The Chinese can have at them and Pepe can be sure his question will be answered in quick time. The Chinks will pervert and corrupt them in short order. No Afghan Mullah is going to live in Penury when he has millions stashed in a Hong Kong bank.

    If Afghanistan survives all empires it will be because they are useless and prefer to live 1300 years in the past. As to whether the country can be held together nobody cares, except China, that is, until they have bled the place dry.

    • Replies: @Weaver
  17. Maddaugh says:
    @A Half Naked Fakir

    Pepe has be snorting Pablo’s Powder. Now he has graduated to the heavier stuff harvested from an Afghan flower. Some of the bunk he writes can only come from the mind of a strung out junkie.

    • Agree: A Half Naked Fakir
  18. @Jila

    What year was the beginning of Iranian civilization?

    I understand that Iranian peoples have been around a long time, but when did Iranians form a civilization?

    Just for reference. Curious about the suppressed Iranian history. When and where was the first Iranian city-state, writing and irrigated agriculture? These would show the birth of civilization.

    It is somewhat hard to tell, since these other civilizations (China, India, Greece, Rome) don’t seem to line up with each other so well, chronologically.

    • Replies: @Jila
  19. Maddaugh says:
    @Mike Tre

    Agree ! In the second picture the poor woman looks haunted. I imagine if she is still alive she must look like a worn out old crone, dressed in rags and saddled with a dozen ragged kids. Her Daddy has probably already moved in young stuff LOL.

    I saw an interview of one Afghan woman who said when her husband wanted the good thing she HAD to give it up regardless otherwise she got a sound thrashing.

    Now in the US, a lot of Moslem women, realizing they have rights are dumping their husbands. However they created another set of problems being their family get pissed at them, no other Moslem man wants them, no white man will touch them and their multitude litter, they are generally shunned by one and all. From time to time their husbands slaughter them because they have dishonoured the family group. This kind of thing traumatizes the whole family group. American rights and values aside, it is difficult to change their religious beliefs and way of living. This also creates pressures on our systems. There are hardly any resources to deal with our native born nuts much less add hundreds of thousands of immigrants all arriving with their own issues.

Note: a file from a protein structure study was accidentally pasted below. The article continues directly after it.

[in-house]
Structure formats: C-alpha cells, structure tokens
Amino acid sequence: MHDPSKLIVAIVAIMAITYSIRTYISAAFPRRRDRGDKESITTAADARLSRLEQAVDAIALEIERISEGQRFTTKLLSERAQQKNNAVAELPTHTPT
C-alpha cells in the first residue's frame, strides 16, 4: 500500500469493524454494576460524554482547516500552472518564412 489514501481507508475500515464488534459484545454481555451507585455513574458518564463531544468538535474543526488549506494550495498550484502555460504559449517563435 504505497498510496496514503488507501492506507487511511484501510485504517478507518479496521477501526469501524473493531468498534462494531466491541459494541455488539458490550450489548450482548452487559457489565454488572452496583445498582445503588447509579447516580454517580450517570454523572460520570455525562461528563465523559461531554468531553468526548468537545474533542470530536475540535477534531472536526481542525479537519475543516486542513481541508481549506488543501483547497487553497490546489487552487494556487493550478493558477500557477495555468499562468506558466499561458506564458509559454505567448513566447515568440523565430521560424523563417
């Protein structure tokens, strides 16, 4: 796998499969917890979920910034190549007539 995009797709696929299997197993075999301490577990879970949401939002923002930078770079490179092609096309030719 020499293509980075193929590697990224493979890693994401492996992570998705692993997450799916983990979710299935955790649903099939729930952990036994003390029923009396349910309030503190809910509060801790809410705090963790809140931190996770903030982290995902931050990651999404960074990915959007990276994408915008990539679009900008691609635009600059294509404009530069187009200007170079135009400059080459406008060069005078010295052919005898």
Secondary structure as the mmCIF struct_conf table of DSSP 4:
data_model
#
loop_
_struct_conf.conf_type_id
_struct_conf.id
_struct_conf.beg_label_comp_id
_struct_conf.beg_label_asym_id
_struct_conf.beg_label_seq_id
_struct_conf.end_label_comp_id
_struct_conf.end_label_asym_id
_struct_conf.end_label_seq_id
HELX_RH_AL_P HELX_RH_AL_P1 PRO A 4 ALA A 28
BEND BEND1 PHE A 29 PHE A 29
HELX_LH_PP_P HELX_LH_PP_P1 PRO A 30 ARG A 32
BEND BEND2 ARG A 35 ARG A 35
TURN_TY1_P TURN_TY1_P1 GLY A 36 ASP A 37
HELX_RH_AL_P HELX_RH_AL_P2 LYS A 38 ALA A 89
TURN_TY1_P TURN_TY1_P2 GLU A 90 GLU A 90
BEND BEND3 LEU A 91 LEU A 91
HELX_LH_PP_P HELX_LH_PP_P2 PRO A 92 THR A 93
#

There is one Moslem woman, a single mother it seems, on my block who is quite beautiful but she is always alone with her 5 kids. Frequently we would see her in the park feeding the squirrels or ducks, many times just walking alone after hubby shows up to take the kids. We have never seen a single other family member come to visit her. I really dont know how she hold onto her sanity. In addition the neighbours give her a wide berth to avoid getting snagged into any potential family feud.

    I just cannot imagine what her life and mental state must be. So much for the everlasting Moslem beauties …………….and Pashtuns. Bringing in these everlasting people from the ME, Haiti etc is going to blow up in our face big time.

  20. Che Guava says:

    eastern frontier of the Persian and then Turko-Mongol empires

    A bizarre statement, both the Mongol and Turks had their centres much further to the east.

    Sure, in the case of the Seleucid empire, and the later Persia it would become, what is now Afghanistan was the eastern extremity.

  21. Jila [AKA "Jilaa"] says:

    There are cities documented as old as 7,000 years, eg Damghan. But Jiroft region in Iran has been under excavation for decades and is proving to date back even 30,000 years.
    There are a lot of sources that can be studied but Zionist controlled governments have used every method including assassinations, ethno-religious and archeological sabotage, as well as all out invasion, Balkanization and wars to prevent and dilute Iran’s true legacy.

    • Replies: @Metropole
  22. Doris says:

    The Kay Griggs Interviews-1998-Satanism in the Military (Full Length)

    Griggs, in her videotaped interviews recently, discovered her husband’s
    diary and was suitably horrified at what she read.

  23. Weaver says:

    Partly why the West looks down on “barbarians” is due to Christianity. I dont have my books, but I doubt China was somehow more respectful to foreigners.

    The history of “barbarian” in a Euro pagan context given here is too simple. I’ve read Cicero for one thing, but a quick online search of Aristotle’s Politics brings up references to barbarians. He refers to their being undeveloped. He obviously sees the Egyptians as developed, though they dont speak Greek. He also mentions Persia as separate from barbarian. So, what’s written in this article is false.

    The author read some claim that “Europeans think this,” and it’s mostly false.

  24. @Jila

    I like to think of Afghanistan as beginning at the point where neighboring countries cannot impose order.
    What goes on and why at and beyond that point is well described here.
    Thanks Pepe

  25. Osip says:

    The Chinese had a very sophisticated traditional vocabulary for referring to barbarians.
    蛮夷戎狄 referred to all kinds of barbarians (戎 refers to ‘weapons/war’)
    蛮 = southern barbarians
    夷 = eastern barbarian tribes
    狄 = northern barbarian tribes
    蒙 = Mongols (with various negative meanings including 蒙昧 ‘barbaric/ignorant’)
    矮奴 (literally ‘short slave’) = Japanese and Ainu